Eric Walters, a biochemist at Rosalind Franklin University of Medicine and Science in North Chicago, Ill., says he finds the toxic-methanol argument hard to stomach.
"You couldn't possibly consume enough diet soft drink to get a toxic dose of methanol," says Walters, who worked for the NutraSweet Co. from 1982 to 1991. "You would need 100 cans at a sitting." A cup of fruit juice, he adds, contains as much methanol as a cup of diet soft drink.
But the Italian group is sticking to its guns, as are some scientists in the U.S. Some claim that industry affiliations among panel members make it hard to trust the U.S. report's conclusions and note that the review was funded by Ajinomoto Food Ingredients, a major producer of aspartame. (The panel was not told who had commissioned the report until it was completed, Magnuson says.)
In an open letter in June to the FDA, 11 doctors and PhDs argued that letting the animals live into old age, one of the most controversial aspects of the Italian studies, more accurately mimics how aspartame might affect people throughout their lifetimes. More studies, they say, should be done the same way.
"To me, the Ramazzini studies are the future," says Huff, one of the signatories.
Sucralose, one of the newer sweeteners, has also gotten its share of attention -- positive and negative. Commonly known as Splenda, sucralose was approved for U.S. use in 1998. Since then, it has become popular as a sugar substitute in baked goods because, unlike aspartame and other alternatives, it keeps its chemical structure when heated, and its shelf life is relatively long.
Splenda riled the Sugar Assn. and inspired a flurry of lawsuits -- finally settled this spring -- with its marketing slogan, "Made from sugar, so it tastes like sugar." The makers of Equal sued Splenda's marketers on the grounds that the ad campaign was false and misleading.
A Sugar Assn.-funded website, www.truthaboutsplenda .com, also criticizes Splenda's attempts to seem as natural as sugar and says that a lack of long-term studies makes Splenda's safety uncertain.
Sucralose does begin life as the sugar molecule sucrose, but a number of chemical alterations follow, including the addition of a chlorine atom. Studies so far have failed to show that Splenda is unsafe, however, and most scientists dismiss the idea.
"There is no direct evidence" that Splenda causes cancer, says Dr. David L. Katz, director of the Yale Griffin Prevention Research Center in New Haven, Conn. "It's just a theoretical concern."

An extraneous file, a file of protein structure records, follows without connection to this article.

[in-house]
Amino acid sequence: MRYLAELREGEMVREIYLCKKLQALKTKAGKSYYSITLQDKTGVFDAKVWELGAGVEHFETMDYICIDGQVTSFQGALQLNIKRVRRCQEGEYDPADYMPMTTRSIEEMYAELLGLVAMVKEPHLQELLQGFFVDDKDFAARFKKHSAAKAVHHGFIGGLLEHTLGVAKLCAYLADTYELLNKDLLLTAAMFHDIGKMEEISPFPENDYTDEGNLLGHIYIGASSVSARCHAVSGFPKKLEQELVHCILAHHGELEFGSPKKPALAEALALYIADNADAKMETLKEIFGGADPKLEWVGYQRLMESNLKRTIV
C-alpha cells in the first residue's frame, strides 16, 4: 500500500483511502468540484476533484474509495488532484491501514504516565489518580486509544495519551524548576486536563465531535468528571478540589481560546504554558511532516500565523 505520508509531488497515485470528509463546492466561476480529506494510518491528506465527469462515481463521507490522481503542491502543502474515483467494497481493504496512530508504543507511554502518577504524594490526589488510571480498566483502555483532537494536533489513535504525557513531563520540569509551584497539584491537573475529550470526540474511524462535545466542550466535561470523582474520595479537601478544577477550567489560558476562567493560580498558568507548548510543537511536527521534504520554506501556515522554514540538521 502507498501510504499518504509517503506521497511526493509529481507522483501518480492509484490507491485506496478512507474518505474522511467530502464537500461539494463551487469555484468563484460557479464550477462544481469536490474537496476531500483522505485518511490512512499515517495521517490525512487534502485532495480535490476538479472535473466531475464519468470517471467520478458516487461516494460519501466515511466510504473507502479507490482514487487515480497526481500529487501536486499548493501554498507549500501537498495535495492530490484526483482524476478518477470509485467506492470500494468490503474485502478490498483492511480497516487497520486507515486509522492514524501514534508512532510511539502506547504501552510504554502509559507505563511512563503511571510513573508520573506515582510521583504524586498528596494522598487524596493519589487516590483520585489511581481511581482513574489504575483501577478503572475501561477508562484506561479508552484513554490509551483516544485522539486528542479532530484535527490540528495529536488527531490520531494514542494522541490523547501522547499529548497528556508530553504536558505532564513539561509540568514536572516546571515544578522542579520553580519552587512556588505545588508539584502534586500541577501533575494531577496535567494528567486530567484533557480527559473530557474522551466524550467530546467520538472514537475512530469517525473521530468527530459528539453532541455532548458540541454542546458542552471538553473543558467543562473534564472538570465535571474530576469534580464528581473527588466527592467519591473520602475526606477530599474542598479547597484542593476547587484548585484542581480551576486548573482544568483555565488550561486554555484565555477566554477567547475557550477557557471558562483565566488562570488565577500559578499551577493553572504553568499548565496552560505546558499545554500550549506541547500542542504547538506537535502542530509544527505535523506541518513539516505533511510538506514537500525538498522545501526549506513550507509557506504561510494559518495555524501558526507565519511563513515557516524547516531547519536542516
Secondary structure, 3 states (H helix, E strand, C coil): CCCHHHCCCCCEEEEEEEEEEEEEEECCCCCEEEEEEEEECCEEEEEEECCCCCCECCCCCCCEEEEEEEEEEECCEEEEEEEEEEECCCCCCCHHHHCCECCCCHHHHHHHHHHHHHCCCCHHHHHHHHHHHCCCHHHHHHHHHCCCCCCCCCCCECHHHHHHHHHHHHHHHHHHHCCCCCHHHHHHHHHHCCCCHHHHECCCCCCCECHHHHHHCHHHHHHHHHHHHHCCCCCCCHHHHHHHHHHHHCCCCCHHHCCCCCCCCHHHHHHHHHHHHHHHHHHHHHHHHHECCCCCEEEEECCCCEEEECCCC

A less-known target of anxiety is a sweetener called acesulfame potassium, also known as acesulfame K or Ace K, and marketed as Sweet One or Sunnett.
The FDA approved the chemical for use in soft drinks in 1998, but Myra Karstadt, a consulting toxicologist and adjunct faculty of the department of environmental and occupational health at the Drexel University School of Public Health in Philadelphia, says the approval was based on poorly designed studies, flawed data and doubtful interpretation of statistics.
In 1996, Karstadt and Michael Jacobson, executive director of the Washington-based consumer group Center for Science in the Public Interest, began urging the FDA and the National Toxicology Program to conduct long-term studies on the chemical. What data there are, Karstadt and Jacobson say, suggest that Ace K causes cancer in rodents.
In the last few years, Ace K has steadily gained shelf space as an add-on to products containing sucralose. The Splenda-Ace K blend has become a popular ingredient in baked goods because of the combination's taste and because it retains its sweetness when heated to high temperatures. Ace K also appears in products such as puddings, frozen meals and fruity drinks. But most consumers don't know it's there because, unlike other sweeteners, Ace K is never advertised on the fronts of food packaging.
Repeatedly, Huff adds, the FDA has turned down proposals to further test aspartame, Ace K and other sweeteners.
"There should be more studies," Jacobson says, but he's not holding his breath. "The only ones with the incentive to study them are the companies marketing them. If they say it causes cancer, they're out of business."
No matter which type of cookies and soda people choose, one thing is clear: We are a nation pulled in opposite directions by two conflicting desires. We crave sweets, yet we are obsessed with our weight and anything that claims to be a magic elixir for weight loss.
Artificial sweeteners, Katz says, have been around for a long time. If we were going to see an epidemic of cancer, he says, we would already have done so.
He opposes artificial sweeteners for a different reason -- there is no convincing evidence, he says, that products containing them help people lose weight.
They may do the opposite. For every study that suggests eating low-calorie foods leads to a short-term reduction in calorie consumption, another finds that people who consume diet foods and beverages add just as many calories -- if not more -- to other parts of their diet, he says.
Katz adds that eating large amounts of sweets -- regular or diet -- increases our tolerance for, and addiction to, sweetness. Bathe your taste buds in Diet Coke all day long and you may be more likely than someone consuming fewer sweets to need a sickeningly sweet dessert or sugar-enhanced pasta sauce or salad dressing to feel satisfied.
"The word 'diet' [in diet food products] is a misnomer," Katz says. "At this point, I am thoroughly convinced that they undermine that goal."